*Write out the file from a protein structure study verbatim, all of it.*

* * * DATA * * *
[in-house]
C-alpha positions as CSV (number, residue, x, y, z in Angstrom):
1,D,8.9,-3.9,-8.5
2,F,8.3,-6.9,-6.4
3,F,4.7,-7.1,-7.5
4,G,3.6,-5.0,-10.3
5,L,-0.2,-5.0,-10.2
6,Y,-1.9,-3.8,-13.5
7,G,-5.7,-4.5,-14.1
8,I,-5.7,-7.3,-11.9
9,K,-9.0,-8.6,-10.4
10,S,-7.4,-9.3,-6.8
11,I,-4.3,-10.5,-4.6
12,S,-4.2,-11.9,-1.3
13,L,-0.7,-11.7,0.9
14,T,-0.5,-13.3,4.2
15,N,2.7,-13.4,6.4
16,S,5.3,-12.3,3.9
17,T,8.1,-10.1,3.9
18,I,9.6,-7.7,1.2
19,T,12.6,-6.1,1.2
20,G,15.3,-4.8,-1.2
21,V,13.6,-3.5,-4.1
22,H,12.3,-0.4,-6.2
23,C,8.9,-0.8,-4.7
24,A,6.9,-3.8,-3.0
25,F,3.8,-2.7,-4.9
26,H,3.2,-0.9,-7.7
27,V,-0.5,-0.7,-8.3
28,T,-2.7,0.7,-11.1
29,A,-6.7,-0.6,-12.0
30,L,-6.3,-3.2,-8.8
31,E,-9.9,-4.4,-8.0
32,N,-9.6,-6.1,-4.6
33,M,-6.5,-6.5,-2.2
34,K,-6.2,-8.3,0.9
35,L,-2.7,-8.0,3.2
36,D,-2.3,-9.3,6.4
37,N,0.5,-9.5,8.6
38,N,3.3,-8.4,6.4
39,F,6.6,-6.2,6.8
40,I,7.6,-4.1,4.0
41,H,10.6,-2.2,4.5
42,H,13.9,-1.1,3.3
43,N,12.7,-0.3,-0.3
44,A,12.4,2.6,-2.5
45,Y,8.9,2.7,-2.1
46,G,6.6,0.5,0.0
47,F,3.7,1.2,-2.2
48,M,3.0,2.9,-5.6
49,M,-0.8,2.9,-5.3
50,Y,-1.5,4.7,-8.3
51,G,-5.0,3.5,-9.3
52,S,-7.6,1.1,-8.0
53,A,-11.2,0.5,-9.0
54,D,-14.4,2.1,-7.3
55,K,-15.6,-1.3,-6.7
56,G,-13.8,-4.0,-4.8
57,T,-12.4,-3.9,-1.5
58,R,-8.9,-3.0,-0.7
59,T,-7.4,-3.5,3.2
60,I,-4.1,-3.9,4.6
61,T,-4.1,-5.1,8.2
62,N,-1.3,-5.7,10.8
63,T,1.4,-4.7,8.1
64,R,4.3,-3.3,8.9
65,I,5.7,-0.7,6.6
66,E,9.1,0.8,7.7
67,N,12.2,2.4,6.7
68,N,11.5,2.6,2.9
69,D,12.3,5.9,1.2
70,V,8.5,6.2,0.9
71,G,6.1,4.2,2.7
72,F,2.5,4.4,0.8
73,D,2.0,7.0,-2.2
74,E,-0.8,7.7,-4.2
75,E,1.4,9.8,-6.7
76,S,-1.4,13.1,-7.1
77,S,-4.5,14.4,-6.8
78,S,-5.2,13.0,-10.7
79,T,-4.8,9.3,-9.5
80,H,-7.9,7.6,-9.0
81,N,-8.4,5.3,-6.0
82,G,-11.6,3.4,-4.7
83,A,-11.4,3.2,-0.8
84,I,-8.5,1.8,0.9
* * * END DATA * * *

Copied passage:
[in-house]
C-alpha positions as CSV (number, residue, x, y, z in Angstrom):
1,D,8.9,-3.9,-8.5
2,F,8.3,-6.9,-6.4
3,F,4.7,-7.1,-7.5
4,G,3.6,-5.0,-10.3
5,L,-0.2,-5.0,-10.2
6,Y,-1.9,-3.8,-13.5
7,G,-5.7,-4.5,-14.1
8,I,-5.7,-7.3,-11.9
9,K,-9.0,-8.6,-10.4
10,S,-7.4,-9.3,-6.8
11,I,-4.3,-10.5,-4.6
12,S,-4.2,-11.9,-1.3
13,L,-0.7,-11.7,0.9
14,T,-0.5,-13.3,4.2
15,N,2.7,-13.4,6.4
16,S,5.3,-12.3,3.9
17,T,8.1,-10.1,3.9
18,I,9.6,-7.7,1.2
19,T,12.6,-6.1,1.2
20,G,15.3,-4.8,-1.2
21,V,13.6,-3.5,-4.1
22,H,12.3,-0.4,-6.2
23,C,8.9,-0.8,-4.7
24,A,6.9,-3.8,-3.0
25,F,3.8,-2.7,-4.9
26,H,3.2,-0.9,-7.7
27,V,-0.5,-0.7,-8.3
28,T,-2.7,0.7,-11.1
29,A,-6.7,-0.6,-12.0
30,L,-6.3,-3.2,-8.8
31,E,-9.9,-4.4,-8.0
32,N,-9.6,-6.1,-4.6
33,M,-6.5,-6.5,-2.2
34,K,-6.2,-8.3,0.9
35,L,-2.7,-8.0,3.2
36,D,-2.3,-9.3,6.4
37,N,0.5,-9.5,8.6
38,N,3.3,-8.4,6.4
39,F,6.6,-6.2,6.8
40,I,7.6,-4.1,4.0
41,H,10.6,-2.2,4.5
42,H,13.9,-1.1,3.3
43,N,12.7,-0.3,-0.3
44,A,12.4,2.6,-2.5
45,Y,8.9,2.7,-2.1
46,G,6.6,0.5,0.0
47,F,3.7,1.2,-2.2
48,M,3.0,2.9,-5.6
49,M,-0.8,2.9,-5.3
50,Y,-1.5,4.7,-8.3
51,G,-5.0,3.5,-9.3
52,S,-7.6,1.1,-8.0
53,A,-11.2,0.5,-9.0
54,D,-14.4,2.1,-7.3
55,K,-15.6,-1.3,-6.7
56,G,-13.8,-4.0,-4.8
57,T,-12.4,-3.9,-1.5
58,R,-8.9,-3.0,-0.7
59,T,-7.4,-3.5,3.2
60,I,-4.1,-3.9,4.6
61,T,-4.1,-5.1,8.2
62,N,-1.3,-5.7,10.8
63,T,1.4,-4.7,8.1
64,R,4.3,-3.3,8.9
65,I,5.7,-0.7,6.6
66,E,9.1,0.8,7.7
67,N,12.2,2.4,6.7
68,N,11.5,2.6,2.9
69,D,12.3,5.9,1.2
70,V,8.5,6.2,0.9
71,G,6.1,4.2,2.7
72,F,2.5,4.4,0.8
73,D,2.0,7.0,-2.2
74,E,-0.8,7.7,-4.2
75,E,1.4,9.8,-6.7
76,S,-1.4,13.1,-7.1
77,S,-4.5,14.4,-6.8
78,S,-5.2,13.0,-10.7
79,T,-4.8,9.3,-9.5
80,H,-7.9,7.6,-9.0
81,N,-8.4,5.3,-6.0
82,G,-11.6,3.4,-4.7
83,A,-11.4,3.2,-0.8
84,I,-8.5,1.8,0.9